There will be no bells ringing, not massive parades through the streets. Taps won’t suddenly flow wine and your food will still taste the same. Despite the heavy rhetoric being tossed about during this campaign season, this election is not going to be the game-changer that many are suggesting. It’s not going to be a referendum on the soul of America, or a statement of our decline. We will elect a president on Tuesday, and on Wednesday life will be just the same.
Because the truth of the matter is, it doesn’t matter who sits in the office of our president. Obama, Romney – it’s all the same. Strip away the policies and ideas, the politics and the branding, the raw mechanics of how our system of government works; take away their distinctives, their histories and their visions, and you arrive at the truth of why the occupant of the Oval Office is of little consequence.
I have been slow to respond to some of the things I’ve seen and read because on the surface it has seemed like so much pointless debate. We can argue policies and points-of-view all day long, and the average person isn’t going to be swayed by all the braying. People vote in their best interests, and will align themselves accordingly. So unless I see an inroad for a little levity, I usually just let things pass.
But the more I read, the more people on both sides seem to be ratcheting up the value placed on this election’s outcome. The clamoring for one side or the other is veering away from the normal political passion and into something deeper, something primal. People are hailing Obama/Biden or Romeny/Ryan as if these men will somehow rescue our nation from a horrible fate, and they are proselytizing for one or the other as if their lives depended on it.
In a time of crisis and confusion, people are looking for someone to set things right. They are looking for the man in the white hat, the hero, the one who can put right what’s been set wrong.
Here’s where a normal pastor would say, “Now, let me tell you about Jesus, the One True Savior…” Here’s where a normal pastor would tell you about your sinfulness, your inability to set things right by your own effort, your need to accept that atoning death, burial and resurrection of Christ; then a normal pastor would close with a nifty little anecdote to make the point stick in your mind.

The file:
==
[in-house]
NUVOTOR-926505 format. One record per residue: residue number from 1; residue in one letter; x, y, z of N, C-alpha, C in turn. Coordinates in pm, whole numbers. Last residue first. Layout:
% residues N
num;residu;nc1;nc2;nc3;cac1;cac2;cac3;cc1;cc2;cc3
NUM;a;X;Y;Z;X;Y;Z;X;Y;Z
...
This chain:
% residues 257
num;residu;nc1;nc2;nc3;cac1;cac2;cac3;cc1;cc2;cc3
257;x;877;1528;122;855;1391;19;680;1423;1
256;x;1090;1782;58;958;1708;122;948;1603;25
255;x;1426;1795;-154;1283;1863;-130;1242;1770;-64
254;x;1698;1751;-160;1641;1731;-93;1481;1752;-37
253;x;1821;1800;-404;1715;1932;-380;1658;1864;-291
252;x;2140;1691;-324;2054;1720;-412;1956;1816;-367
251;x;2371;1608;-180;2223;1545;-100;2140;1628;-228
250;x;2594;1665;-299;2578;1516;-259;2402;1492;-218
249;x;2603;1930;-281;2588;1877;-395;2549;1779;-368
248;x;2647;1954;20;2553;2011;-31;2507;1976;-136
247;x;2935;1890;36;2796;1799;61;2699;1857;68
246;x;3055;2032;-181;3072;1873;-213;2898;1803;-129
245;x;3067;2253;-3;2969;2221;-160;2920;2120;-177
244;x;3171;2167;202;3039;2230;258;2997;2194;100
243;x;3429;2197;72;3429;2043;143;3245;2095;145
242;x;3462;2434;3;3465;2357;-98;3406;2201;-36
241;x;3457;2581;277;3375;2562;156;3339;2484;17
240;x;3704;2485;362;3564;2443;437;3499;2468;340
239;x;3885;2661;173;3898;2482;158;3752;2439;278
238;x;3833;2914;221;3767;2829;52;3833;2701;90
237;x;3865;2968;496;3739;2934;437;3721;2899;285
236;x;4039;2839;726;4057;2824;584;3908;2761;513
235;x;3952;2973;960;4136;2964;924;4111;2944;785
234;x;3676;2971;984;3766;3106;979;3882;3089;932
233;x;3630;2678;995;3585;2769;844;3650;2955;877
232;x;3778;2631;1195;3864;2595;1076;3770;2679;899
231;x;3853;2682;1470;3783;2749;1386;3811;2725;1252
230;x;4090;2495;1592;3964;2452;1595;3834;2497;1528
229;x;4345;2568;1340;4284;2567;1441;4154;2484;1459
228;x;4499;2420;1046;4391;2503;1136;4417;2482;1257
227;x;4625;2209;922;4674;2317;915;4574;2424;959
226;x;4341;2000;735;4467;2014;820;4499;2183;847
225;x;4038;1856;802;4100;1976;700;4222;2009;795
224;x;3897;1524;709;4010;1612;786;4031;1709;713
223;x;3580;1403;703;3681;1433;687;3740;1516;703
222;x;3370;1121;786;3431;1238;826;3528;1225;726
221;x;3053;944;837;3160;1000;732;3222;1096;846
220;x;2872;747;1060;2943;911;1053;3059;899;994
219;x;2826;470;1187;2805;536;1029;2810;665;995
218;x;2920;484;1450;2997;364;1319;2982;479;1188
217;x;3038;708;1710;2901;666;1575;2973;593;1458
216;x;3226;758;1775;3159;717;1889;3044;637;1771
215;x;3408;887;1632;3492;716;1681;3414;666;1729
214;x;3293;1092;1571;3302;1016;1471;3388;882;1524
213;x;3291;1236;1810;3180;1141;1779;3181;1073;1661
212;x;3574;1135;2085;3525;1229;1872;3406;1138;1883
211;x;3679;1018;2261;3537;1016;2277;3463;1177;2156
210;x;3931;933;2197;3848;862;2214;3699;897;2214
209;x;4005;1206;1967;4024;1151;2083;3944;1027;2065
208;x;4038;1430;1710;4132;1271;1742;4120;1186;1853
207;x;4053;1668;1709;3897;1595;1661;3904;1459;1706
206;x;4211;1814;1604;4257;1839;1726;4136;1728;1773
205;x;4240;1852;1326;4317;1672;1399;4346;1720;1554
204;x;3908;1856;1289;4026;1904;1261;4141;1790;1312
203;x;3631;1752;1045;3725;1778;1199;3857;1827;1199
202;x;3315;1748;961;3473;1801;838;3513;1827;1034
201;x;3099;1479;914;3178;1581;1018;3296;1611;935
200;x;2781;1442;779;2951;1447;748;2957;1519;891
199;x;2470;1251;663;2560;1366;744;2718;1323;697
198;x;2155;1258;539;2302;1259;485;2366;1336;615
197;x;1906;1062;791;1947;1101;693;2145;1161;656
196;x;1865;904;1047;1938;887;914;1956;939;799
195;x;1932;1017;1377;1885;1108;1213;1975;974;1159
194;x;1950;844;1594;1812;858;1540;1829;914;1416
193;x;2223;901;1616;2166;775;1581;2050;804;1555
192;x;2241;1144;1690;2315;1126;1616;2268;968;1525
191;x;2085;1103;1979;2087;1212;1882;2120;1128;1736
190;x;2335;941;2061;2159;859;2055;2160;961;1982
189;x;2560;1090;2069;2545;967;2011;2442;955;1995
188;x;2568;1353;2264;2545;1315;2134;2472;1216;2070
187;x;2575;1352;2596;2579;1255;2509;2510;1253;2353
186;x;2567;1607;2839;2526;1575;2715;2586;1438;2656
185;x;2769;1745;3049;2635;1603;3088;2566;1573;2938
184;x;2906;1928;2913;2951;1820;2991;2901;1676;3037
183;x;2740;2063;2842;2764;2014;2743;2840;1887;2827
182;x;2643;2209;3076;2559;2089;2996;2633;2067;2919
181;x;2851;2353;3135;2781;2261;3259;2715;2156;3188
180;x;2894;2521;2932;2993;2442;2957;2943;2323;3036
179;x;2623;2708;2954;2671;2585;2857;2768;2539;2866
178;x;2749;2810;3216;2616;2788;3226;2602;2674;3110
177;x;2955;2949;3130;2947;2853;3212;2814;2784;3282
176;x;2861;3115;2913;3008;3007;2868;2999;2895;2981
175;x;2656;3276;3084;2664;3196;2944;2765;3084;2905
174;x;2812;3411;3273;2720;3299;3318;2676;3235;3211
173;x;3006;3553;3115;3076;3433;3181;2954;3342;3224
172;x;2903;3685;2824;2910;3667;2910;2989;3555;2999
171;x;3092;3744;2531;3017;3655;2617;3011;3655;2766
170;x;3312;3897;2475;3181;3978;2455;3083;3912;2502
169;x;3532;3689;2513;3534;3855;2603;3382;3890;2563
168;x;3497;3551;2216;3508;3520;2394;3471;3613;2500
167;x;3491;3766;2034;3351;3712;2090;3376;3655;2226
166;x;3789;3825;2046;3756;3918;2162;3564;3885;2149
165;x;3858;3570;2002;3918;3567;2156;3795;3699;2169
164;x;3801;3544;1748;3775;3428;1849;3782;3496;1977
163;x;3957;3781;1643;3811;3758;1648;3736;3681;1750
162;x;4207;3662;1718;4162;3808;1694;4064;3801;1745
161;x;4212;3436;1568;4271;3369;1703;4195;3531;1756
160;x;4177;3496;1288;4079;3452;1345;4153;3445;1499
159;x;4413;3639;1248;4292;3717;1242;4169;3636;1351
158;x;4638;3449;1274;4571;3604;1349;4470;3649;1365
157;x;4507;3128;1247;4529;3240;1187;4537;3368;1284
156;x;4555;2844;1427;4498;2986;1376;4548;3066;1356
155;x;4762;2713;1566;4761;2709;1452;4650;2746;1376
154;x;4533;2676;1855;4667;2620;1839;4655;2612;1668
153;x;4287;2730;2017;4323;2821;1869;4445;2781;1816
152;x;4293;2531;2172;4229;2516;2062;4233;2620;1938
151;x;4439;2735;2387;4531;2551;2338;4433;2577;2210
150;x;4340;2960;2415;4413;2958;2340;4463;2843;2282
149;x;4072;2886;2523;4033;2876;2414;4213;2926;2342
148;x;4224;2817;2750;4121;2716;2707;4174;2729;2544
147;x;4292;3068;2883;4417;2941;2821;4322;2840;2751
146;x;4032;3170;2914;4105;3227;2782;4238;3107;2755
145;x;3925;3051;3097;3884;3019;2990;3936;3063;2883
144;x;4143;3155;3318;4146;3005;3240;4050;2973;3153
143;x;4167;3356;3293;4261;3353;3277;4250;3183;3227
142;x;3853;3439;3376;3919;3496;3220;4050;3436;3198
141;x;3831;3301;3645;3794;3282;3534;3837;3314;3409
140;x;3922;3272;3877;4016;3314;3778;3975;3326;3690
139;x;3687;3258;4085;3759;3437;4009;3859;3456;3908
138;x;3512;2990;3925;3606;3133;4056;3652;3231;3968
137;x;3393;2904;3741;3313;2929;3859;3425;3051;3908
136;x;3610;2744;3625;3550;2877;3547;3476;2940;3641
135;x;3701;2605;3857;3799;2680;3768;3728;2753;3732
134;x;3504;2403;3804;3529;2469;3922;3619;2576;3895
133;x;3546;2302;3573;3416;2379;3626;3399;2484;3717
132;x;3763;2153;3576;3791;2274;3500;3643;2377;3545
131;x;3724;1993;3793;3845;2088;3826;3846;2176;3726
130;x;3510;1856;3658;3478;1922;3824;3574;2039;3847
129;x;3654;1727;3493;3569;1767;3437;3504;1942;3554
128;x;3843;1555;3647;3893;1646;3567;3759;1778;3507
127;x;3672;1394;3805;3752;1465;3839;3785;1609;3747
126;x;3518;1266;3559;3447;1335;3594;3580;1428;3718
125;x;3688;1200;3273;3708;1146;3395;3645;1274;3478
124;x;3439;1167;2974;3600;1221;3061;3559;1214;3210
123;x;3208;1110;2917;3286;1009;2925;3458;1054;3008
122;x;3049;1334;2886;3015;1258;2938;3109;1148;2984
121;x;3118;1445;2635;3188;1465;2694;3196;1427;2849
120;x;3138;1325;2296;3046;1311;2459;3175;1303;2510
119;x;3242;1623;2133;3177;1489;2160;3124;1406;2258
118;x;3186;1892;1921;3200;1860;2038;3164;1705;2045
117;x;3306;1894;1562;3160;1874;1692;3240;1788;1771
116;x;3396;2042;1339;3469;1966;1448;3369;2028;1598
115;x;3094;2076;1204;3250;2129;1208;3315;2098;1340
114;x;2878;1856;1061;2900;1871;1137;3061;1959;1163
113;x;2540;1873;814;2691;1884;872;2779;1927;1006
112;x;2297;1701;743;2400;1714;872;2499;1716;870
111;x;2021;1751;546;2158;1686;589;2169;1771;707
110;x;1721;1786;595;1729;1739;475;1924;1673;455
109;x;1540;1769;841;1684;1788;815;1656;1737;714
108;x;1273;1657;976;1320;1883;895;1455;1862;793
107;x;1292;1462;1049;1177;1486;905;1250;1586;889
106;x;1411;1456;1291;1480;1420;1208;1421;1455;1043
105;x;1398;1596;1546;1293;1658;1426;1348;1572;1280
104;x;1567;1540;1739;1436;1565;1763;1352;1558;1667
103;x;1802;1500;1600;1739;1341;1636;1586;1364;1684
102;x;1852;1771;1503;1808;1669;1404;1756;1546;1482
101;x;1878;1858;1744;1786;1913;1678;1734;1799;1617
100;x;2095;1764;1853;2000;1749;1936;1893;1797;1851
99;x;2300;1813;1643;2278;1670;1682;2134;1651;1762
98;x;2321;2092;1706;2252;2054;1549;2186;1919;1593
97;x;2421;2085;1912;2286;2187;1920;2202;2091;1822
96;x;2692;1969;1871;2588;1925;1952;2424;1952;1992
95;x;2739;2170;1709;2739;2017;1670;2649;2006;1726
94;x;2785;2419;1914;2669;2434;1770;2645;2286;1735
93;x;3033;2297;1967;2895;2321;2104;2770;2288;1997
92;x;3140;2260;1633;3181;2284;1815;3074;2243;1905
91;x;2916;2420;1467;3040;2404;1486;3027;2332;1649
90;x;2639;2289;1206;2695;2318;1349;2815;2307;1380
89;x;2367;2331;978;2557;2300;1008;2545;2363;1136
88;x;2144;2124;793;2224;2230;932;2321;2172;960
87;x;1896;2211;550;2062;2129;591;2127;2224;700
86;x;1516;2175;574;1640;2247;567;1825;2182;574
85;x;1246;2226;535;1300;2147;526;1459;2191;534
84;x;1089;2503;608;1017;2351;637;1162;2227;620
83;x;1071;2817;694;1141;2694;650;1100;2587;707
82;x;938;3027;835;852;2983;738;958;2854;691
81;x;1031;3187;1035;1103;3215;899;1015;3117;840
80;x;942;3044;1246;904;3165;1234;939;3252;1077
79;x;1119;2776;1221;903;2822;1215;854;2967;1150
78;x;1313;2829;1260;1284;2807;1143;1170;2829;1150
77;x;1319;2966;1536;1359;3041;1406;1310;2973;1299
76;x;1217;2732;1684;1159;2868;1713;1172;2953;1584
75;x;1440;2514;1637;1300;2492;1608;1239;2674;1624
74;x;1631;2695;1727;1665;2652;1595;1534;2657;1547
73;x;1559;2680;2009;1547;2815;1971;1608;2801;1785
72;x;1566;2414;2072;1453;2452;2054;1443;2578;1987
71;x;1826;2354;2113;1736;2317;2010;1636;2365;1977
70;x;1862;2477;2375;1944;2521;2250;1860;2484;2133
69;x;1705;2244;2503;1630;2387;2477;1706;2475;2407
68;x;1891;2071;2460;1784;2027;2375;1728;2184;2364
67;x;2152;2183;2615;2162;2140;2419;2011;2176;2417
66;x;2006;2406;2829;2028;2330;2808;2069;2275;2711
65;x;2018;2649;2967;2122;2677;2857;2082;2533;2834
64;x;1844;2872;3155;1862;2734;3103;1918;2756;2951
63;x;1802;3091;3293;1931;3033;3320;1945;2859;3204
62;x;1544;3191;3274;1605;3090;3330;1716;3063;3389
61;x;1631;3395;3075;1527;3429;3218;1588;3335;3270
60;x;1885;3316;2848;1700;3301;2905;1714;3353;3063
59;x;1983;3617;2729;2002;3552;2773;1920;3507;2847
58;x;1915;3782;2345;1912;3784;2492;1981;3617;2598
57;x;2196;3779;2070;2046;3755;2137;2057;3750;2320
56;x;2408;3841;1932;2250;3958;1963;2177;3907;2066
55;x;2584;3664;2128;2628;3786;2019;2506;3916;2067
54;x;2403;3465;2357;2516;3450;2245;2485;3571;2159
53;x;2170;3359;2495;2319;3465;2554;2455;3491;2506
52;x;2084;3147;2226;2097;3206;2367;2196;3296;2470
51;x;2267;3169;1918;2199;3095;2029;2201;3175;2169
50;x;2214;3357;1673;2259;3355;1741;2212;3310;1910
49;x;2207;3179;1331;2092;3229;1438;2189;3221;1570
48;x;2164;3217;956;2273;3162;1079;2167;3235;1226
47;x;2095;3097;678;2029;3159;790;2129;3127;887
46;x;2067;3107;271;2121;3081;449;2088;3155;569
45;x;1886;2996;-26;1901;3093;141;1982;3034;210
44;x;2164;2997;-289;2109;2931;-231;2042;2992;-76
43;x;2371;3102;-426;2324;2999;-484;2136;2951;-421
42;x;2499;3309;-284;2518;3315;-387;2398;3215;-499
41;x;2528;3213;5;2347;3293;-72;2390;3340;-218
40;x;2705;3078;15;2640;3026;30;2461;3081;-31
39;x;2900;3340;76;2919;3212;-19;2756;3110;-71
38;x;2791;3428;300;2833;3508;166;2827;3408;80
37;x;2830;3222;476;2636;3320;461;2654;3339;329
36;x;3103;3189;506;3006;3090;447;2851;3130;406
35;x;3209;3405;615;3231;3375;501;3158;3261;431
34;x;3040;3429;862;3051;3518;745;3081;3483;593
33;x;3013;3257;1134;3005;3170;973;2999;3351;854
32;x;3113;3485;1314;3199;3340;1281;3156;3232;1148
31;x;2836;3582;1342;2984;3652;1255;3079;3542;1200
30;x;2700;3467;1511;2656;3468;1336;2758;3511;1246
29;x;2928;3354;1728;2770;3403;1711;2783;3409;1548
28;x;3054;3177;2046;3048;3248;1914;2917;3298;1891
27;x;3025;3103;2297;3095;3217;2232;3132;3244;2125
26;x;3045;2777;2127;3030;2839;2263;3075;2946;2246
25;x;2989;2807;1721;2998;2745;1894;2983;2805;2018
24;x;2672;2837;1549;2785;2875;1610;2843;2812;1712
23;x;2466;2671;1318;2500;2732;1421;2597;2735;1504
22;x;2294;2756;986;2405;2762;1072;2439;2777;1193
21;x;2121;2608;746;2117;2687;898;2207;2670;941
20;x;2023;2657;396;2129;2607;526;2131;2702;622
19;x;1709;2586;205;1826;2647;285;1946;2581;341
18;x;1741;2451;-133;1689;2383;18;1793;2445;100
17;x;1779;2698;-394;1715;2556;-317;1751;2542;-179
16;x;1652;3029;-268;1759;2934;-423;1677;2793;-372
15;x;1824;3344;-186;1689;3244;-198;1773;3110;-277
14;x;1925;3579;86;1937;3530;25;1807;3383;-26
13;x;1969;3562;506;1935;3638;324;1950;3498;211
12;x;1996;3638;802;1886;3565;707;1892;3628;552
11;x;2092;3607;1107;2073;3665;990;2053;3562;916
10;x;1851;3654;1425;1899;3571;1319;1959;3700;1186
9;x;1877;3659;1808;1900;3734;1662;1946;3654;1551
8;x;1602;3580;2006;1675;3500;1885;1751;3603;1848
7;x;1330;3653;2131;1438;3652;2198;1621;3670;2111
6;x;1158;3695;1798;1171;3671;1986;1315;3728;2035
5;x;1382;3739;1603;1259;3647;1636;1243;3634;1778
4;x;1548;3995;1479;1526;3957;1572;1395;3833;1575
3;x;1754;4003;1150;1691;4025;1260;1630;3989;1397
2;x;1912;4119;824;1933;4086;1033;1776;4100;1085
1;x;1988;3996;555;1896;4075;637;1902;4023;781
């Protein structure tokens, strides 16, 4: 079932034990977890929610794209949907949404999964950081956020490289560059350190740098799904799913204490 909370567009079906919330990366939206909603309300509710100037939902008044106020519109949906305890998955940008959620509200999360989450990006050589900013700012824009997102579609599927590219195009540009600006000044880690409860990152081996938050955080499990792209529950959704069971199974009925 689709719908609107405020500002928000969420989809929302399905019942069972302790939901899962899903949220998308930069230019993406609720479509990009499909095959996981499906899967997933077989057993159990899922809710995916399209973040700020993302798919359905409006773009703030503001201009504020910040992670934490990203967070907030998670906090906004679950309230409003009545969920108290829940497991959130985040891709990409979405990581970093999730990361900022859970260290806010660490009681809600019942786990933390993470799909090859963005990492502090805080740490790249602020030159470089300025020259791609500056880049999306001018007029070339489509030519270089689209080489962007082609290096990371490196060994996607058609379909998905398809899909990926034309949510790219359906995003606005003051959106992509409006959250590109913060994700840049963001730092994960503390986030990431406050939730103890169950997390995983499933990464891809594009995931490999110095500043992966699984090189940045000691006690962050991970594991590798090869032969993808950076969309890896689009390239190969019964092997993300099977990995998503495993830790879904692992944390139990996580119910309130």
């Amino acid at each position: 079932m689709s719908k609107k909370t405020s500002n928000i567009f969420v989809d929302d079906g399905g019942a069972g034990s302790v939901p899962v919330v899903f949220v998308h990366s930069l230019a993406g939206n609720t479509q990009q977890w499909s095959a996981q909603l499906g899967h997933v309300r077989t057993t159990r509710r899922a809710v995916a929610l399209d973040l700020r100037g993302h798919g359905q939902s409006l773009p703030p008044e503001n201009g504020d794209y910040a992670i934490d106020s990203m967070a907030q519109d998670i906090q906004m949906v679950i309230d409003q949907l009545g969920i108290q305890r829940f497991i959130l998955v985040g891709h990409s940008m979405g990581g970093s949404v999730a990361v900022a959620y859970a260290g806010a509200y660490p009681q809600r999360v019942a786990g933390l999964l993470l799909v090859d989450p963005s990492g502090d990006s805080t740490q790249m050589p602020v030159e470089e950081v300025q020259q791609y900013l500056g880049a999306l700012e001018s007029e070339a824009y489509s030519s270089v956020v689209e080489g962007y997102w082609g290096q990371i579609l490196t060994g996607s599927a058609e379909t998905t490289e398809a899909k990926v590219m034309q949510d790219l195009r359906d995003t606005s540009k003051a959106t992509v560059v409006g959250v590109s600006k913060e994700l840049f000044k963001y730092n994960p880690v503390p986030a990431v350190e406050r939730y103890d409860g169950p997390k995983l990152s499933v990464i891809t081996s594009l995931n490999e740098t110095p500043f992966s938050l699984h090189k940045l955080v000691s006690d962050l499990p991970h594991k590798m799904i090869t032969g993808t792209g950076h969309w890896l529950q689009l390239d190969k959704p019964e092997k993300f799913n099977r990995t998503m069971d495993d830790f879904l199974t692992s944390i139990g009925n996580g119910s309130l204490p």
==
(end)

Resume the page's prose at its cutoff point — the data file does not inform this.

But there’s a problem with our need for a savior, and it’s this: too many of us want the savior to do all the heavy lifting. We’re into the idea of being saved as long as we don’t have to change. That’s what makes politics so appealing – we can acknowledge our faults, confess our need for change, throw ourselves at the mercy of a savior, and then sit back and do nothing. We’re into salvation without sacrifice, rescue without repentance.
So we install empty saviors onto the thrones of our hearts, and when they fail us, we shout and scream until the next one comes along. We’re Israel, circa the anointing of Saul. We don’t really want to be saved from our messes; we simply want our messes to not be so messy. We don’t want to live better lives; we simply want our lives to hurt less.
That’s why, when so many people wake up on November 7th, nothing will change. No matter which candidate takes the election, the people of our country will expect them to do the heavy lifting. We’ll sit back and demand that they balance budgets while we keep adding to our credit card bills; we’ll scream for them to fix the healthcare system while we continue to abuse our bodies with food, drugs and inactivity; we’ll rage against the political infighting that prohibits progress from being made while we hold a grudge against our neighbor.
And that’s why November 7th will be a sad, empty day: because we’ll delude ourselves into thinking that one little decision will outweigh all our other, destructive ones.
“O Jerusalem, Jerusalem, you who kill the prophets and stone those sent to you, how often I have longed to gather your children together, as a hen gathers her chicks under her wings, but you were not willing!” – Luke 13:34 (NIV)